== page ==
Travels to all continents except Antarctica. Preference for do it yourself trips, meeting locals, and learning local customs and food. I have been doing a daily travel diary through email for the last several years(mostly Asia), and received many compliments from friends. I plan to visit the following in the years to come: Turkey, Burma, Alaska, Ireland, and Russia. I went to Japan in March 2009 and drove a lot of the length of Chile with my golf buddy in September 2009. Several African countries and safaris in 2012. Things like the Orient Express and the Trans Siberian Railway interest me. I have played golf all over the planet as well. I went to Wimbledon in June and rank it behind only the Masters golf as the best sporting event in the world. I have also become more interested in our great national parks, like Zion, Bryce, Arches, Canyonlands, Glacier, Teton, and Yosemite here in the U.S. I have almost completed my quest to visit all fifty states. Then, I may start on the Canadian provinces, and all of the countries in South America. I am also looking for volunteer opportunities overseas now that I am semi-retired. I enjoy writing about my travels, and sharing with others who cannot travel. I also take tons of photos, which I publish.
Recent trip to Antelope Canyon, near Page, AZ was a revelation. The Navajo guide actually had me taking Ansel Adams like photos for a couple of hours. You must go!!!! South Africa and Tanzania just completed in 2012, to be followed by the Trans Siberian Railway in 2014.
I am just seven states away from having visited all 50 of our great states. Guess which ones are left? There will be only two left by mid August.
I also completed my "sports-fecta" with events like the Kentucky Derby, Olympics, Super Bowl, Wimbledon, Masters, Indy 500, Final Four, World Series, and NBA Finals.
November 21st 2013
So, what is the deal with the Pearl District in downtown Portland? It seems among (I almost used between) the food trucks, and Pearl, everything else in Portland has fallen off the map. Originally, it was known as the Industrial Triangle, not a love triangle, and certainly not an isosceles triangle. It was old railroad yards, and creepy old warehouses. All of a sudden, with urban renewal, and "LEED" certified buildings, this is the hot spot of Portland. Most people think the Pearl District was named for the prize inside an oyster. Here is the story of its rebirth:Much of the re-development of the Pearl District was the result of collaboration between the city and private sectors. In the early 1980s, the Pearl District became the focus of planning efforts by the Portland Development Commission. Work ... read more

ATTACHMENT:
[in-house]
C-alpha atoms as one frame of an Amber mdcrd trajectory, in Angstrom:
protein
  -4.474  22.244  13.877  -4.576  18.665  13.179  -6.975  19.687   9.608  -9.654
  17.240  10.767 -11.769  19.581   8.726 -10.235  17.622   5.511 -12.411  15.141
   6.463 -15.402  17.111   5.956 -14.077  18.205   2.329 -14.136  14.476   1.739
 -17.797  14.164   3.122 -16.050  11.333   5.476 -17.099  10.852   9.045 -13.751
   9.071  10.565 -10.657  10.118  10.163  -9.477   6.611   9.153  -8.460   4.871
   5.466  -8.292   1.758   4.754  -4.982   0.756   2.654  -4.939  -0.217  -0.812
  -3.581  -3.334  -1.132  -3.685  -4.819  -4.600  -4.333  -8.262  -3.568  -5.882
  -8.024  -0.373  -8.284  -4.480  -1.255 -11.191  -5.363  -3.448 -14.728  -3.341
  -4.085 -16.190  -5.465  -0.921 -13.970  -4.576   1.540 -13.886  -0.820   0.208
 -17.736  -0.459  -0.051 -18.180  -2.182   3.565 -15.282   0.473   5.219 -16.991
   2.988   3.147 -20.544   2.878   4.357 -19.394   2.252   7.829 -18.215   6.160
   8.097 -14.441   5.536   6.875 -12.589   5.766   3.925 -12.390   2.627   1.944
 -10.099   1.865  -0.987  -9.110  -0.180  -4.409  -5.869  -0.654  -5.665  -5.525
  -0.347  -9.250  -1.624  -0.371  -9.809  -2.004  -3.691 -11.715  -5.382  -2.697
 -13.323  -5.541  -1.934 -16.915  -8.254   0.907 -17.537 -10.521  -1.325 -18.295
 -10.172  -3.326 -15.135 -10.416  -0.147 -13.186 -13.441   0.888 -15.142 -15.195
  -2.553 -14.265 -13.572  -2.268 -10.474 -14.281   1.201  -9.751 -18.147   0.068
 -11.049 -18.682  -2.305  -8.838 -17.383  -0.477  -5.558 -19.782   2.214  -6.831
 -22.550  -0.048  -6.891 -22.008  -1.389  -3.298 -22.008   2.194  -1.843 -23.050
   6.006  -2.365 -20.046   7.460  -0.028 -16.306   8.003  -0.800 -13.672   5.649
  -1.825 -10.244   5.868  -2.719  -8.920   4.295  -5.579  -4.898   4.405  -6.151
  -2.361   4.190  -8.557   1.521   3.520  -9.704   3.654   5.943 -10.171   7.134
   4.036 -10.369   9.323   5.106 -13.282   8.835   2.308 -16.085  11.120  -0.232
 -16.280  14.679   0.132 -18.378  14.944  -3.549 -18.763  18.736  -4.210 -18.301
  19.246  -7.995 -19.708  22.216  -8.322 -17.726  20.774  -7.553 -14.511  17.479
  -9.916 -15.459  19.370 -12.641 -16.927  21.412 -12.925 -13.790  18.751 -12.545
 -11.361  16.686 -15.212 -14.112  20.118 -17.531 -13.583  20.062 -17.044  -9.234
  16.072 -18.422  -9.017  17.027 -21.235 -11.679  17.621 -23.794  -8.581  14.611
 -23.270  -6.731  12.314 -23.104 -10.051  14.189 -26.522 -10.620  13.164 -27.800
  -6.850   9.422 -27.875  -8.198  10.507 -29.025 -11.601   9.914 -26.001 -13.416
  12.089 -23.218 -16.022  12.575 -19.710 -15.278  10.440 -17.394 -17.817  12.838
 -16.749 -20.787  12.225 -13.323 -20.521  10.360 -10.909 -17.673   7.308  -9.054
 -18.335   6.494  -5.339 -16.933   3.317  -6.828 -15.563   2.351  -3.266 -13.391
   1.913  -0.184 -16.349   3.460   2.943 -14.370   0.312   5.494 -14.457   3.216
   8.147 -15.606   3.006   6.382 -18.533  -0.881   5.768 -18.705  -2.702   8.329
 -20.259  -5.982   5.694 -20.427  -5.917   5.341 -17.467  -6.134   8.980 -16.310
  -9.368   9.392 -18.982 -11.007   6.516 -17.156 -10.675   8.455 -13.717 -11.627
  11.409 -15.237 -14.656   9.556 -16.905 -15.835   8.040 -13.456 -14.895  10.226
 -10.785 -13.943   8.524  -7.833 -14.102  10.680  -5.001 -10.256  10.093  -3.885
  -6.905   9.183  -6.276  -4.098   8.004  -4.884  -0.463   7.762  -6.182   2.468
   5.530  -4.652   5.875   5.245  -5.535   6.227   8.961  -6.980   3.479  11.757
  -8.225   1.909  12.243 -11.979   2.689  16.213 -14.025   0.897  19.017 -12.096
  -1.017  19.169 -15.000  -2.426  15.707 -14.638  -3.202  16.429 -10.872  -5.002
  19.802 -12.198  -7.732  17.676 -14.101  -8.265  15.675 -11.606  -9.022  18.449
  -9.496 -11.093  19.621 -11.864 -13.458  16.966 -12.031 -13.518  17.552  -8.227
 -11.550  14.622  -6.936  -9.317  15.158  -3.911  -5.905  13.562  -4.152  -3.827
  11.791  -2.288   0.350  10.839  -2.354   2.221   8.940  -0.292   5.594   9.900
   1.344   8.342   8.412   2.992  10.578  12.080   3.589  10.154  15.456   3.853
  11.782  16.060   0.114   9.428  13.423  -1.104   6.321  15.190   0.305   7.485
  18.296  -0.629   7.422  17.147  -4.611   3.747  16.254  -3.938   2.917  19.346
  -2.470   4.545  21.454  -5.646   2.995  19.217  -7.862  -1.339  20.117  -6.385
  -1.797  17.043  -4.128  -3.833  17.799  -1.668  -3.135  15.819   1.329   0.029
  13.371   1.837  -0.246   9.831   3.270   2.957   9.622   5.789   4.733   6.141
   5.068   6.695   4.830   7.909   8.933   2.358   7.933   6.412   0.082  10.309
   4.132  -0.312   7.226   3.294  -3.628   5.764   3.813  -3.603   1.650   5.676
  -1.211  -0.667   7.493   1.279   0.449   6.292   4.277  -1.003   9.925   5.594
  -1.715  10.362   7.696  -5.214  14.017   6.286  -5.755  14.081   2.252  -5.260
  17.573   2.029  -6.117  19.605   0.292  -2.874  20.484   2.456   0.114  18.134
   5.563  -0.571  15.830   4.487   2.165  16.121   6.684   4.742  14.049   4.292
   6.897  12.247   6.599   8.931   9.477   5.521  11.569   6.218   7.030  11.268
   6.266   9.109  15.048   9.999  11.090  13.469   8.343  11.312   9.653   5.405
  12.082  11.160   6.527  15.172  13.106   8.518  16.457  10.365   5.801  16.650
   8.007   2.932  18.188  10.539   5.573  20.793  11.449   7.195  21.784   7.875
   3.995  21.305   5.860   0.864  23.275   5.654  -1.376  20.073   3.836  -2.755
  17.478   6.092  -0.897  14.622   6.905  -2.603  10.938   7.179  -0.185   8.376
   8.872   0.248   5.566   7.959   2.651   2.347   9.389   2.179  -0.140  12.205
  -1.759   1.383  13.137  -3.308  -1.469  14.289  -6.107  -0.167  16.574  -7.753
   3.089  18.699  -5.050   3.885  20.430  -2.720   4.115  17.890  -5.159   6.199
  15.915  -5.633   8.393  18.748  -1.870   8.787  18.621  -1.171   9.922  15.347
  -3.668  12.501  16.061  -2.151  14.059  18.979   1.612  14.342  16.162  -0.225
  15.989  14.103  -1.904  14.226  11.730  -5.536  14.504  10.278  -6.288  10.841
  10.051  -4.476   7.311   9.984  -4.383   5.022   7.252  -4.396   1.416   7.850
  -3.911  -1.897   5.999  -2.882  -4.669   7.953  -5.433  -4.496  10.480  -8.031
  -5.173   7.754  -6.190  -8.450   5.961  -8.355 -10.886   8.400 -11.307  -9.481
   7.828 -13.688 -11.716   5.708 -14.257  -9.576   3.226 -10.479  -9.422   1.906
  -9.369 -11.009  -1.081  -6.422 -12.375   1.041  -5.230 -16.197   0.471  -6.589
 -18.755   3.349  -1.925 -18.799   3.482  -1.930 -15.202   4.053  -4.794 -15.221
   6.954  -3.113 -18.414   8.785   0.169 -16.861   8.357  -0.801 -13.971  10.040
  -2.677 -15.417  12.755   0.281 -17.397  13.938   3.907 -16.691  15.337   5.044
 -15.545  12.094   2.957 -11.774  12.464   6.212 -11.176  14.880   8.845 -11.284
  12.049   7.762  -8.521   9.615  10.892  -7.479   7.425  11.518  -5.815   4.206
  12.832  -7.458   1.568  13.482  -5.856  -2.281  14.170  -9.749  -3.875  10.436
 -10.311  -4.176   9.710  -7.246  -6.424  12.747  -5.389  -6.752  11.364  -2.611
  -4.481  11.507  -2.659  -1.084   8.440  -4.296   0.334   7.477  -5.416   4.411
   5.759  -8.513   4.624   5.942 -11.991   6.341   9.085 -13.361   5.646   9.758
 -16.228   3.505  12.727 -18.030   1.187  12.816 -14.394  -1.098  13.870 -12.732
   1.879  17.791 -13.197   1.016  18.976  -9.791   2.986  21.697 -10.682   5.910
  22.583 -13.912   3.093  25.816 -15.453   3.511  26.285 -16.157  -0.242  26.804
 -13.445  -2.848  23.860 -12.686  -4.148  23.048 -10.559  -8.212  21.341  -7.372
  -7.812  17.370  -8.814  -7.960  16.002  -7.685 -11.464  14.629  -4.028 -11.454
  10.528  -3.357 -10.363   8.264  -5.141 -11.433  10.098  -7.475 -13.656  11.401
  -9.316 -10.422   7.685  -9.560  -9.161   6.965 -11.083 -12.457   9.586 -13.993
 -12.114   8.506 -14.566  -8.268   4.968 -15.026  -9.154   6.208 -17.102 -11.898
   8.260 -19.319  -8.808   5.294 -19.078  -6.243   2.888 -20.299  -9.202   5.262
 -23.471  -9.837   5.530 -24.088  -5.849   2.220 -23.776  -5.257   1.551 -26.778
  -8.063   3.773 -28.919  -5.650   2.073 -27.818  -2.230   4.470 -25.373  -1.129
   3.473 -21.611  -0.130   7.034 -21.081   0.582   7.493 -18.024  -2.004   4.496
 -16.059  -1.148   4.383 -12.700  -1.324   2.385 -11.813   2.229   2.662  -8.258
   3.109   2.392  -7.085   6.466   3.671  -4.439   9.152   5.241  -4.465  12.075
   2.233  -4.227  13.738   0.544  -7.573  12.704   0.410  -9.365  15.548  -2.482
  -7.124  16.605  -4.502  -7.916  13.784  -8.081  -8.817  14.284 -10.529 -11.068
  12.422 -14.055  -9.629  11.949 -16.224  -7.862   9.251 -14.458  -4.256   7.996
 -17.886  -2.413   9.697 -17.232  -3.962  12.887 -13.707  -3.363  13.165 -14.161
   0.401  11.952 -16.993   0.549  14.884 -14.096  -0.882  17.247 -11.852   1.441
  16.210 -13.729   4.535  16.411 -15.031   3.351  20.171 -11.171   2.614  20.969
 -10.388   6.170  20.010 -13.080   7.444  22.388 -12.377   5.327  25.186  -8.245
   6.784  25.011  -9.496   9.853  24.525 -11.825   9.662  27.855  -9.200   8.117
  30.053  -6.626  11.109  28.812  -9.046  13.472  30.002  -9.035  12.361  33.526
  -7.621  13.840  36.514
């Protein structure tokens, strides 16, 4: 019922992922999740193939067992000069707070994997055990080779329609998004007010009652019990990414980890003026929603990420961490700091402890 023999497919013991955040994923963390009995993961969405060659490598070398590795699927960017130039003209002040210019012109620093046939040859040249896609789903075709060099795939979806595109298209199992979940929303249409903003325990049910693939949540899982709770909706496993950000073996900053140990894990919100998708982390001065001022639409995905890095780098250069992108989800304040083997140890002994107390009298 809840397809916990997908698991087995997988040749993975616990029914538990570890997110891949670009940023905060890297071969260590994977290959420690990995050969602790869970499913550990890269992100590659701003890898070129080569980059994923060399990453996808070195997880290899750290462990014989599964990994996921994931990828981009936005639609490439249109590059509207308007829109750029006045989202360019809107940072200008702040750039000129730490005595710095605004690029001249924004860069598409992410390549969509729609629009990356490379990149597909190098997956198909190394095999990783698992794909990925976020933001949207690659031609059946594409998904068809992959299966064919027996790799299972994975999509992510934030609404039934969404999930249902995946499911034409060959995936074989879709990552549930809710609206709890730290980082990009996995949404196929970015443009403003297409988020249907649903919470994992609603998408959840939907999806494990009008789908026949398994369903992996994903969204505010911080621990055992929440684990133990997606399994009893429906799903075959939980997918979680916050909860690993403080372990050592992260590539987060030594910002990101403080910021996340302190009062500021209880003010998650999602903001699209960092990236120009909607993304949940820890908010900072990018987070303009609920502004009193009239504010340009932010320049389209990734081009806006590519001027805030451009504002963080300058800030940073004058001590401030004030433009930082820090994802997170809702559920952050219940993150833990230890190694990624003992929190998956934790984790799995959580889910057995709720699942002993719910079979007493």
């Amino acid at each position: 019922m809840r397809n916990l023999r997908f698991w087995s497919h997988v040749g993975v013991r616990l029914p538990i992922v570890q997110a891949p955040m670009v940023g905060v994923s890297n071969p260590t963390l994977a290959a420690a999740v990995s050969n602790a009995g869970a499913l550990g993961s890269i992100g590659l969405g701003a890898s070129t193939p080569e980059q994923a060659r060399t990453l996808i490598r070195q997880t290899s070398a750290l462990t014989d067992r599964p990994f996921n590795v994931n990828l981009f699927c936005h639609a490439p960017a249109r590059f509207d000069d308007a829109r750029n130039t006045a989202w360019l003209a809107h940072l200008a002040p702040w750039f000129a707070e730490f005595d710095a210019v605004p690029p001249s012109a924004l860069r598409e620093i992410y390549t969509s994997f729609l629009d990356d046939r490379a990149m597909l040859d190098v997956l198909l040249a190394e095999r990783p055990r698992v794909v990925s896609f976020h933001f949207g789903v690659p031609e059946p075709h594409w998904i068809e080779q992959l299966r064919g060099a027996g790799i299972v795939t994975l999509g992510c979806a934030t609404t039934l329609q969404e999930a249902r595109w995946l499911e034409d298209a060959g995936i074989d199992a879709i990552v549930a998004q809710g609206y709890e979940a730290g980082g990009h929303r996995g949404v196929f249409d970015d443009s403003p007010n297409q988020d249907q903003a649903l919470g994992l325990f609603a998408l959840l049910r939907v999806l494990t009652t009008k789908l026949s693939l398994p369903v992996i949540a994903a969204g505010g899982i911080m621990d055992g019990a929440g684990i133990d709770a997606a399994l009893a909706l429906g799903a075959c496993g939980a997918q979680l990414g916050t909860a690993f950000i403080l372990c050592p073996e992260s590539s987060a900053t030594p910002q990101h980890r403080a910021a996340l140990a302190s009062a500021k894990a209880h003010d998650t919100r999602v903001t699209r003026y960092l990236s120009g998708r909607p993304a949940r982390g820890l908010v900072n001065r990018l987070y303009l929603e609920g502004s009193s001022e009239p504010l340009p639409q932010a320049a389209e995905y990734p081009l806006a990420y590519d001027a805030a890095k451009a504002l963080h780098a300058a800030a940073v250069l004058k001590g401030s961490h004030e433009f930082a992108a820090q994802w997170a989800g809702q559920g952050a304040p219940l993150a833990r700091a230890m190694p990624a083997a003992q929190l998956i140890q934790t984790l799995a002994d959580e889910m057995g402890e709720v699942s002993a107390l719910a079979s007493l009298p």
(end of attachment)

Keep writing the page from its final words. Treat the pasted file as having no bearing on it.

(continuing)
November 20th 2013
I have not been in Portland in over 20 years. Much has changed and some has remained the same. Same? How about venerable Powell Books about 2 blocks from my hotel? And Jake's Grill is still here. But right across the street are the now world famous Portland food trucks. I must tell you that as fabulous Powell's might be, the variety of ethnic foods on Alder and SW 10th is perhaps unmatched anywhere I have been. There are many pockets of food carts and trucks throughout the downtown area. These are just some of the places I can recall: Korean, Japanese, Chinese, Halal, Greek, Mexican, Korea-Mex, German, Italian, Georgian, Indian, Ethiopian, Burgers, Egyptian, pizza, Turkish, Dogs, Vegetarian, and many more that I forgot. I tried the Korean. It was both delicious and inexpensive. Each item ... read more
November 19th 2013
Portland has a population of around 600,000 people, yet their food truck scene has made the national foodie blogs and travel sites. But there is more to Portland, also called City of Roses and Stumptown, and home to the largest wilderness park, Forest Park, within the city limits. Seattle even takes credit from Portland for Paul Revere and the Raiders, as well as The Kingsmen of "Louie, Louie" fame. Of course, there have been a few other famous Portlanders. These include Gus Van Sant, Sally Struthers, Kurt Cobain, Courtney Love, Beverly Cleary, James Beard, Richard Diebenkorn, Phil Knight, Linus Pauling, Peter Jacobsen, and Clark Gable. But there must be more to Portland than food trucks, pale ale, roses, and rain. Portland straddles the Willamette River, which runs mostly north through the city center. The Willamette joins ... read more
November 6th 2013
Sometimes, good things happen when you least expect it. Last night in Quito was such an event. Mike, Barry and I were on our way back home. Barry had to stay one night near the airport before leaving early Thursday morning. Mike and I had to kill about 6 hours before our midnight flight from Quito to Houston, then on to SFO. We were picked up by a nice man named Pablo, and driven about 15 minutes away, eventually to a cobblestone driveway about a half mile long off of a main road. The automatic doors opened, and we pulled up to what looked like an old farmhouse, or hacienda. We were looking at each, thinking what the heck is going on? Pablo took us to Barry's room, and we arranged dinner there at the hotel ... read more